Gary Hemming, hemming@ldeo.columbia.edu Cell: 646-701-2974
Jerry McManus, jmcmanus@ldeo.columbia.edu Ph: 845-365-8722

Kim Martineau | EurekAlert!
Further information:
http://www.ei.columbia.edu

More articles from Studies and Analyses:

nachricht Smart Data Transformation – Surfing the Big Wave
02.12.2016 | Fraunhofer-Institut für Angewandte Informationstechnik FIT

nachricht Climate change could outpace EPA Lake Champlain protections
18.11.2016 | University of Vermont

All articles from Studies and Analyses >>>

The most recent press releases about innovation >>>

Die letzten 5 Focus-News des innovations-reports im Überblick:

Im Focus: Significantly more productivity in USP lasers

In recent years, lasers with ultrashort pulses (USP) down to the femtosecond range have become established on an industrial scale. They could advance some applications with the much-lauded “cold ablation” – if that meant they would then achieve more throughput. A new generation of process engineering that will address this issue in particular will be discussed at the “4th UKP Workshop – Ultrafast Laser Technology” in April 2017.

Even back in the 1990s, scientists were comparing materials processing with nanosecond, picosecond and femtosesecond pulses. The result was surprising:...

Im Focus: Shape matters when light meets atom

Mapping the interaction of a single atom with a single photon may inform design of quantum devices

Have you ever wondered how you see the world? Vision is about photons of light, which are packets of energy, interacting with the atoms or molecules in what...

Im Focus: Novel silicon etching technique crafts 3-D gradient refractive index micro-optics

A multi-institutional research collaboration has created a novel approach for fabricating three-dimensional micro-optics through the shape-defined formation of porous silicon (PSi), with broad impacts in integrated optoelectronics, imaging, and photovoltaics.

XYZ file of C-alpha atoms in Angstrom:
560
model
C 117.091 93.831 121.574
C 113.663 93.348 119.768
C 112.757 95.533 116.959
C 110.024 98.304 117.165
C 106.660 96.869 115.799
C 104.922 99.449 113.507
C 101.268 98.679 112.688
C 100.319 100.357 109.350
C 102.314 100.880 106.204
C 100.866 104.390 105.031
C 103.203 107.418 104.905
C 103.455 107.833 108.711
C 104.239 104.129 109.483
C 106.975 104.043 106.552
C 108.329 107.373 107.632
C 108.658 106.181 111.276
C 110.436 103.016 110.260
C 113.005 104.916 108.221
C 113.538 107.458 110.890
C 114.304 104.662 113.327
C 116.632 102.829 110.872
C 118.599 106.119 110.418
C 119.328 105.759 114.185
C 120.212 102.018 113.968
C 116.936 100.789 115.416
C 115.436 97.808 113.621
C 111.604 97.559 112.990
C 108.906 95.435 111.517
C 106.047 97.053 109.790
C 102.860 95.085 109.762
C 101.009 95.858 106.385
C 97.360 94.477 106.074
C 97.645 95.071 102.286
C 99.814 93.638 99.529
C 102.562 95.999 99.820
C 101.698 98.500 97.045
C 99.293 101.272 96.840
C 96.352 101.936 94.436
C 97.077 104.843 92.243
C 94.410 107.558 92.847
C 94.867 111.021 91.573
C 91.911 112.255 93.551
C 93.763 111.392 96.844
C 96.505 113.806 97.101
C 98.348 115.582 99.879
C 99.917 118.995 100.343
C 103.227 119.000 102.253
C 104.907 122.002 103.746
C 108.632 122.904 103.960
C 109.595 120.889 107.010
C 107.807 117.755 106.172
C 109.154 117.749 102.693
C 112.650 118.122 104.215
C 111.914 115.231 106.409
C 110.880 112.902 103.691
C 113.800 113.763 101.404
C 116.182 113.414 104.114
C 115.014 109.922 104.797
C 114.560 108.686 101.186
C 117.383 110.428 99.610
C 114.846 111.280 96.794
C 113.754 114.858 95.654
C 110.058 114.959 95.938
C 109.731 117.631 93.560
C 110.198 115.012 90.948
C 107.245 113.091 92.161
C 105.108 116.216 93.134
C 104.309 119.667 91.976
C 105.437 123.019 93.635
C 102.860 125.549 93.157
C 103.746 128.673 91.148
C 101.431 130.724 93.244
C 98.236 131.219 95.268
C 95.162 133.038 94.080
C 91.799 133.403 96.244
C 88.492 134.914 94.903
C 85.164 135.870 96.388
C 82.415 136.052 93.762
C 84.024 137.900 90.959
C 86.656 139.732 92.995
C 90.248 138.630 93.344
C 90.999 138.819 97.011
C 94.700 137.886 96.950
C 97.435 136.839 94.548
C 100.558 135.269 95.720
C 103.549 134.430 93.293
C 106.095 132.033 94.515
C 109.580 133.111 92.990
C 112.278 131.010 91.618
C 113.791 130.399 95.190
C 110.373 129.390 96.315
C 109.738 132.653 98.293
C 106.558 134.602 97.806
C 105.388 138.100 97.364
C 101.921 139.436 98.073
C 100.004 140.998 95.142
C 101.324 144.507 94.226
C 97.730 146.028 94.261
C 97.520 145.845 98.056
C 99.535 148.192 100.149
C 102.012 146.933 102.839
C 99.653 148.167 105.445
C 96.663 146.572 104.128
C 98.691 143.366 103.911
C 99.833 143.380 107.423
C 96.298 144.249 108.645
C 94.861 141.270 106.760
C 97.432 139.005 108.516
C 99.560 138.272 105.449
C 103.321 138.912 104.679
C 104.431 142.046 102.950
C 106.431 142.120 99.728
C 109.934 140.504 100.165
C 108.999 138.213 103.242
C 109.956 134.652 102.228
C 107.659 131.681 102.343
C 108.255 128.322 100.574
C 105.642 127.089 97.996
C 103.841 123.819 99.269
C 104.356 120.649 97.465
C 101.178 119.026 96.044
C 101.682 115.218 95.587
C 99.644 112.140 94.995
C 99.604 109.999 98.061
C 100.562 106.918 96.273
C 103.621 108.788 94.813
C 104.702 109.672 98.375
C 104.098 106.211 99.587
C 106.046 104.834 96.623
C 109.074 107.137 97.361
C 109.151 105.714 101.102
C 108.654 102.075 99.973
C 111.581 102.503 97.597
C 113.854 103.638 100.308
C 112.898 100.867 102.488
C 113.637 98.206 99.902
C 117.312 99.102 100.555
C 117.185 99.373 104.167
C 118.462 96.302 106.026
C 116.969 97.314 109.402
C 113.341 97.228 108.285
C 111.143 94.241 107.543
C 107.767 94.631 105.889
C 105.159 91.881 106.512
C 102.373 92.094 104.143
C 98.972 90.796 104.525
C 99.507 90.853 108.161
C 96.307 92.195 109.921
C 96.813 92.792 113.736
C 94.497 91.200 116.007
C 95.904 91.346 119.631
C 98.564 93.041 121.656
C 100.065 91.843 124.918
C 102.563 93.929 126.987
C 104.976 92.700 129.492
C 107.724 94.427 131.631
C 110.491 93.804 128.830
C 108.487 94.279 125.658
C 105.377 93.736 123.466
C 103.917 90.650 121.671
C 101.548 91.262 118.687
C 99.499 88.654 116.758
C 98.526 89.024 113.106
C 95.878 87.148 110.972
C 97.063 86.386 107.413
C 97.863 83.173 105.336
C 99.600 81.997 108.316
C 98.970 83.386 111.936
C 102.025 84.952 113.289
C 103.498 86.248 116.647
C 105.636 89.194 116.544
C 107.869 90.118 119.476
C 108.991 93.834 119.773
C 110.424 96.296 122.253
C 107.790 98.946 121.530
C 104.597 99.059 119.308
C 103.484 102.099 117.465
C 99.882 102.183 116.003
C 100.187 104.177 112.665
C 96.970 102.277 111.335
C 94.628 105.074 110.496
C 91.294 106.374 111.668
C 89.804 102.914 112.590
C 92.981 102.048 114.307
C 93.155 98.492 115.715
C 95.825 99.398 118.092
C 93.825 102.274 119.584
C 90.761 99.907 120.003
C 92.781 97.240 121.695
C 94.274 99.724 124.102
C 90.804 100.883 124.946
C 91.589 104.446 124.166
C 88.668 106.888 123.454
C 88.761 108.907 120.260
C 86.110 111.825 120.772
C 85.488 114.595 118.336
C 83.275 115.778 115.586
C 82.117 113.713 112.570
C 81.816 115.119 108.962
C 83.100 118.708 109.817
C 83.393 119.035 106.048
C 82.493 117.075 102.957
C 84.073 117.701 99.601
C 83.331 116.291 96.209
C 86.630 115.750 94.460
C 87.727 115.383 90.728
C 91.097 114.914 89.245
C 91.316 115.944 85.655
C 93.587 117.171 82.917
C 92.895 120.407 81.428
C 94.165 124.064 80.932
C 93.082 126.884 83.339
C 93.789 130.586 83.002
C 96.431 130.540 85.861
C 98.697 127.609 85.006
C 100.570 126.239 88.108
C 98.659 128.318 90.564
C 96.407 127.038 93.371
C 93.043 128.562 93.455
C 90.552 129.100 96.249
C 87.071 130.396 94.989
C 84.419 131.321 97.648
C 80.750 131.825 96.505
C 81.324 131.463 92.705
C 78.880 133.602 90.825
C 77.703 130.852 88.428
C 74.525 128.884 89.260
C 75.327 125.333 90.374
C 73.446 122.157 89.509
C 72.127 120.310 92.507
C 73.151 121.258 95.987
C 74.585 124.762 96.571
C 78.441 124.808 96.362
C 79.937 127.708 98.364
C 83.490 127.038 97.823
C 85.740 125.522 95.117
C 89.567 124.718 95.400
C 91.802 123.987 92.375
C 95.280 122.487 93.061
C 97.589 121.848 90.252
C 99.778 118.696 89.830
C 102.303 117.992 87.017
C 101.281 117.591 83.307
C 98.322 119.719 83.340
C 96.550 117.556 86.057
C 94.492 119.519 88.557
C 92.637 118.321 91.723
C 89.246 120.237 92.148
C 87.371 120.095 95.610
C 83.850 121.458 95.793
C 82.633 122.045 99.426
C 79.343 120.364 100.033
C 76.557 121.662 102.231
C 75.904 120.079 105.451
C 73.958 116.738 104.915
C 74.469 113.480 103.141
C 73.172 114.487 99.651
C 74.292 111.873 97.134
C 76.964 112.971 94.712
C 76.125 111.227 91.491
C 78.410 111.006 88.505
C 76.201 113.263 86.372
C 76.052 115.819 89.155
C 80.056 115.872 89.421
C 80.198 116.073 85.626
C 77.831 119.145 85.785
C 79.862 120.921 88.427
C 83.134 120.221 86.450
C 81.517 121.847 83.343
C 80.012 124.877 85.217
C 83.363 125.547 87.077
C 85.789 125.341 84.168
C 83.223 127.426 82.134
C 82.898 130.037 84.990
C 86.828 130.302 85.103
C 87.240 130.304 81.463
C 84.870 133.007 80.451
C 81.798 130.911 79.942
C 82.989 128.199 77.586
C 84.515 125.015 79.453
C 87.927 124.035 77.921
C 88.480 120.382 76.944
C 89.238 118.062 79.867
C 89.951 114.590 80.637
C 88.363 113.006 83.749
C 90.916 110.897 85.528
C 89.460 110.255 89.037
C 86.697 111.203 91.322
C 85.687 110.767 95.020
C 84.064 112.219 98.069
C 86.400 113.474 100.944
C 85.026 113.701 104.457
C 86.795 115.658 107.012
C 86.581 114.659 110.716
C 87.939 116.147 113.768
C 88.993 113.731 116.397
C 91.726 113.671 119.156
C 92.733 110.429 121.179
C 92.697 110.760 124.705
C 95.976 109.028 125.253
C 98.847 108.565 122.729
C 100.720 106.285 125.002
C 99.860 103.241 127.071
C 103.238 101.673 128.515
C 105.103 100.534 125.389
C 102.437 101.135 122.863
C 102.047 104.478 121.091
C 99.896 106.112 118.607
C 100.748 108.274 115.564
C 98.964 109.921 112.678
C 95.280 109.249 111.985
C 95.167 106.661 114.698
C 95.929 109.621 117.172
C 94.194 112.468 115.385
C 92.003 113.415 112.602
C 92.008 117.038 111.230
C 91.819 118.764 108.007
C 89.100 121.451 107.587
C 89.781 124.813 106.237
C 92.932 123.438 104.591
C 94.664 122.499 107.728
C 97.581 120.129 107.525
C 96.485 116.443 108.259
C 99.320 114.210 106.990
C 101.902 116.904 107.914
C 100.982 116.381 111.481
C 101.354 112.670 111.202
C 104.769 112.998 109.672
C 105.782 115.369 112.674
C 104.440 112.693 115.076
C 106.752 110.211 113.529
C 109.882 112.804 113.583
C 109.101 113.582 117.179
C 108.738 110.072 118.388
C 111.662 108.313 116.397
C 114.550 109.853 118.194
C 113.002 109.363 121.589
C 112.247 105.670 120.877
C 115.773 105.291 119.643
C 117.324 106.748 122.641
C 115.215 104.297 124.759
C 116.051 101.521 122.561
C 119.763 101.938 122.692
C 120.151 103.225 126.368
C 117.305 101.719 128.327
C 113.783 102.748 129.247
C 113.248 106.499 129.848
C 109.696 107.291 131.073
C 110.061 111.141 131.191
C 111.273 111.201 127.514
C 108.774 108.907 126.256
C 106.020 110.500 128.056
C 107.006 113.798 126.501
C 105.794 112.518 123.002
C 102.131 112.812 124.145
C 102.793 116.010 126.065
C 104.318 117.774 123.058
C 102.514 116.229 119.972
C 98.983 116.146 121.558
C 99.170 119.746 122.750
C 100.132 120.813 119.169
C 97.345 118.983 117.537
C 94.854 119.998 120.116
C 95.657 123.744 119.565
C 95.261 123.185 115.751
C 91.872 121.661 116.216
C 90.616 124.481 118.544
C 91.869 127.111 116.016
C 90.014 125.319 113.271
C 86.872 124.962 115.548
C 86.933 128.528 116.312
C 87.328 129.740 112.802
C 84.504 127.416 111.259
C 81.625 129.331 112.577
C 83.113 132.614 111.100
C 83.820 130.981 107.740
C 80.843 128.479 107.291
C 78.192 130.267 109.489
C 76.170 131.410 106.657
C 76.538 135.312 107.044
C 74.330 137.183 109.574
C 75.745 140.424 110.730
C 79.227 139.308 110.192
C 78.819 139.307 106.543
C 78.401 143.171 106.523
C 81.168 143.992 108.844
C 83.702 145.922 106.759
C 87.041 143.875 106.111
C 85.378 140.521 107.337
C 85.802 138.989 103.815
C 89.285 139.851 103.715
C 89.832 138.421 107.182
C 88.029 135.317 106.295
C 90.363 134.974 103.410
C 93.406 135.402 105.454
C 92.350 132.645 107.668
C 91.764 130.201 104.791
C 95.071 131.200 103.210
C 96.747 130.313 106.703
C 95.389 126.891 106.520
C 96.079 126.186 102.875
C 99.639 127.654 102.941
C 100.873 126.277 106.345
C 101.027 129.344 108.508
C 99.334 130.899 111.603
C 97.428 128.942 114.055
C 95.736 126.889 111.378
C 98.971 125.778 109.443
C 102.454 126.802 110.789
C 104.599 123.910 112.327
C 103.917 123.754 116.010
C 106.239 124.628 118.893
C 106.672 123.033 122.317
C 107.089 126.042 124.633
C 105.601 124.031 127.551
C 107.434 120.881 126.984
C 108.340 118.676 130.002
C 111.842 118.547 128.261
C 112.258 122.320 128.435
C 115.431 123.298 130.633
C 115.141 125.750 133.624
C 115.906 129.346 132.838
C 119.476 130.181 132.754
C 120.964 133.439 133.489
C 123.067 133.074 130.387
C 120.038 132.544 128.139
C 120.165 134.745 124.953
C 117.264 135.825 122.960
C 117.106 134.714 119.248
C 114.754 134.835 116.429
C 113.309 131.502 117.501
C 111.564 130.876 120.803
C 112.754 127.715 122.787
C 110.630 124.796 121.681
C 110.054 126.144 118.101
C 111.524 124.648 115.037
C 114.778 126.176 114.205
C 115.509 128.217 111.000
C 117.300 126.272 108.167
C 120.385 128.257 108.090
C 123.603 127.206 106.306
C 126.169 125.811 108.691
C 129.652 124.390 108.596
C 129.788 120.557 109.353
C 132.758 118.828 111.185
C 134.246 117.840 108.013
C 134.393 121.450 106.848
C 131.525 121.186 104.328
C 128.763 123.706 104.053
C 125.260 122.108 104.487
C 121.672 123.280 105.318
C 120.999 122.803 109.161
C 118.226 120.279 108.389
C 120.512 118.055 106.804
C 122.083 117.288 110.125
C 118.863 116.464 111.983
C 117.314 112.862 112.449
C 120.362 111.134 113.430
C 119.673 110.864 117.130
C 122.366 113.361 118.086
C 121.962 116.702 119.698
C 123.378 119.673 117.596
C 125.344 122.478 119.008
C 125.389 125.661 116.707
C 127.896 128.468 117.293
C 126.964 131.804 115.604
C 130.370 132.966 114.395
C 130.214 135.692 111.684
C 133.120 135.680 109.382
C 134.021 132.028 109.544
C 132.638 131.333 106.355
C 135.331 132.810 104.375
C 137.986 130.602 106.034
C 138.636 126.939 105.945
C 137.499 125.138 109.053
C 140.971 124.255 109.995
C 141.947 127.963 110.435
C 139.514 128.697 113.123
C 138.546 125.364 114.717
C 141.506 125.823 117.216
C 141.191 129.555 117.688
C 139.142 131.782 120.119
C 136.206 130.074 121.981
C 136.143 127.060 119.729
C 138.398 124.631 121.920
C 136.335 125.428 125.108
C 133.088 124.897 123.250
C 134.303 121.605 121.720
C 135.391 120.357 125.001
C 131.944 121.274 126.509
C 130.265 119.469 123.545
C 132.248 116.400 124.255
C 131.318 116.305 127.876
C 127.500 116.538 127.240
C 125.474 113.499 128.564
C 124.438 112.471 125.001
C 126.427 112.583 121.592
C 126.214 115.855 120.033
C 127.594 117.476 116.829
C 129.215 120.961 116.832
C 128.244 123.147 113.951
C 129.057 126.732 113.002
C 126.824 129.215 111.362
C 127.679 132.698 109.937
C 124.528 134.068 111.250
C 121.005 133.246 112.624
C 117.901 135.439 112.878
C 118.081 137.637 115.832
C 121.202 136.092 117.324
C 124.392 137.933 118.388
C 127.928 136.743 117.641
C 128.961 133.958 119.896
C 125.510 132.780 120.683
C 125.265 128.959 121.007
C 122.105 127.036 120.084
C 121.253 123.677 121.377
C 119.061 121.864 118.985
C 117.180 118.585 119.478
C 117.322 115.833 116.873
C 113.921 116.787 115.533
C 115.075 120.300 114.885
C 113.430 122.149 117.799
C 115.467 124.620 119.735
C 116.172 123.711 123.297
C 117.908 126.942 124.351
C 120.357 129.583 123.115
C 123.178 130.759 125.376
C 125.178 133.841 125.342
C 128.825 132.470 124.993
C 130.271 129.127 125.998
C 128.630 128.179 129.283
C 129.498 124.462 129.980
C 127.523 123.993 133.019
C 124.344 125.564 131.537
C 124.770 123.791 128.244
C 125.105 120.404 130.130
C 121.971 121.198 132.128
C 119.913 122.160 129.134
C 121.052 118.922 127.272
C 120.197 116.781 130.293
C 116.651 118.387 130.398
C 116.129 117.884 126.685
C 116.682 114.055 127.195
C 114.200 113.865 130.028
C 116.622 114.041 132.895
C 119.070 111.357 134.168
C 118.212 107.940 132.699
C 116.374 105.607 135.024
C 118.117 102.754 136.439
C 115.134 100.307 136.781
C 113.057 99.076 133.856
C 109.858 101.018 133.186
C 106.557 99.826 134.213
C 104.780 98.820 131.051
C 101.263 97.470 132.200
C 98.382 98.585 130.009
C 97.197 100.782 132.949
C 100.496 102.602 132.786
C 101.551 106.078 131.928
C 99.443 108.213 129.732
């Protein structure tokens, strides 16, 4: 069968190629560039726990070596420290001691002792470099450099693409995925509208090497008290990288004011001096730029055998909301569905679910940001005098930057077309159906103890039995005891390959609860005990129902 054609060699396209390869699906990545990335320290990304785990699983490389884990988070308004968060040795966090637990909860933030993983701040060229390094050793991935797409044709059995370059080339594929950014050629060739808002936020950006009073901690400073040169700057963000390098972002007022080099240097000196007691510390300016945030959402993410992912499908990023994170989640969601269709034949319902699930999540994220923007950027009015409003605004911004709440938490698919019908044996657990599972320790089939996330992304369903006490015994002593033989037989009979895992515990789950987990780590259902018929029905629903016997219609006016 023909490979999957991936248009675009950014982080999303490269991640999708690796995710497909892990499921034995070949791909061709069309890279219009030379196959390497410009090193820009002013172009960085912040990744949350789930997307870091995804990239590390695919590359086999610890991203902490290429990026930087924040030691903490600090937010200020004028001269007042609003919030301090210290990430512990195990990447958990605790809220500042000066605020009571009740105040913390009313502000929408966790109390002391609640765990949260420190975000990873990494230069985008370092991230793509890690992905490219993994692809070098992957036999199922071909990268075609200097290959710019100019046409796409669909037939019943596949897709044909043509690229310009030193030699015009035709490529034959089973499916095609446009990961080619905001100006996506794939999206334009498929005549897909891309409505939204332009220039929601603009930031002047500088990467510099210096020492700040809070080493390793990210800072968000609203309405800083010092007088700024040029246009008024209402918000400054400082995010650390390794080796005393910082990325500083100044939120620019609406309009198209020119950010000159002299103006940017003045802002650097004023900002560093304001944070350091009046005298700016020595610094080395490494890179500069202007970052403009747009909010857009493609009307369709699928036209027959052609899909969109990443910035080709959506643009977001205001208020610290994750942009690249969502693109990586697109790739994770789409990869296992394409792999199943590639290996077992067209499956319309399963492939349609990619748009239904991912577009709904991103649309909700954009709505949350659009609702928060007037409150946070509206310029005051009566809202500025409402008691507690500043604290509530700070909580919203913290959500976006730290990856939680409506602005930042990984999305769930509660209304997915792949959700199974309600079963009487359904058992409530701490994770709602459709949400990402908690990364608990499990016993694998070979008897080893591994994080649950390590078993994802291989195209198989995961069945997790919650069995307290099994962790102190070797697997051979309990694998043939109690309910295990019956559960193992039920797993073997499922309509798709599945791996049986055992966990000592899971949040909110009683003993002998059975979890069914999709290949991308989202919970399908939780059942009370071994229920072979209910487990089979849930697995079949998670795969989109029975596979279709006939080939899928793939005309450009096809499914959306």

Working with colleagues at Stanford and The Dow Chemical Company, researchers at the University of Illinois at Urbana-Champaign fabricated 3-D birefringent...

Im Focus: Quantum Particles Form Droplets

In experiments with magnetic atoms conducted at extremely low temperatures, scientists have demonstrated a unique phase of matter: The atoms form a new type of quantum liquid or quantum droplet state. These so called quantum droplets may preserve their form in absence of external confinement because of quantum effects. The joint team of experimental physicists from Innsbruck and theoretical physicists from Hannover report on their findings in the journal Physical Review X.

“Our Quantum droplets are in the gas phase but they still drop like a rock,” explains experimental physicist Francesca Ferlaino when talking about the...

Im Focus: MADMAX: Max Planck Institute for Physics takes up axion research

The Max Planck Institute for Physics (MPP) is opening up a new research field. A workshop from November 21 - 22, 2016 will mark the start of activities for an innovative axion experiment. Axions are still only purely hypothetical particles. Their detection could solve two fundamental problems in particle physics: What dark matter consists of and why it has not yet been possible to directly observe a CP violation for the strong interaction.

The “MADMAX” project is the MPP’s commitment to axion research. Axions are so far only a theoretical prediction and are difficult to detect: on the one hand,...

All Focus news of the innovation-report >>>

Anzeige

Anzeige

Event News

ICTM Conference 2017: Production technology for turbomachine manufacturing of the future

16.11.2016 | Event News

Innovation Day Laser Technology – Laser Additive Manufacturing

01.11.2016 | Event News

#IC2S2: When Social Science meets Computer Science - GESIS will host the IC2S2 conference 2017

14.10.2016 | Event News

 
Latest News

Simple processing technique could cut cost of organic PV and wearable electronics

06.12.2016 | Materials Sciences

3-D printed kidney phantoms aid nuclear medicine dosing calibration

06.12.2016 | Medical Engineering

Robot on demand: Mobile machining of aircraft components with high precision

06.12.2016 | Power and Electrical Engineering

VideoLinks
B2B-VideoLinks
More VideoLinks >>>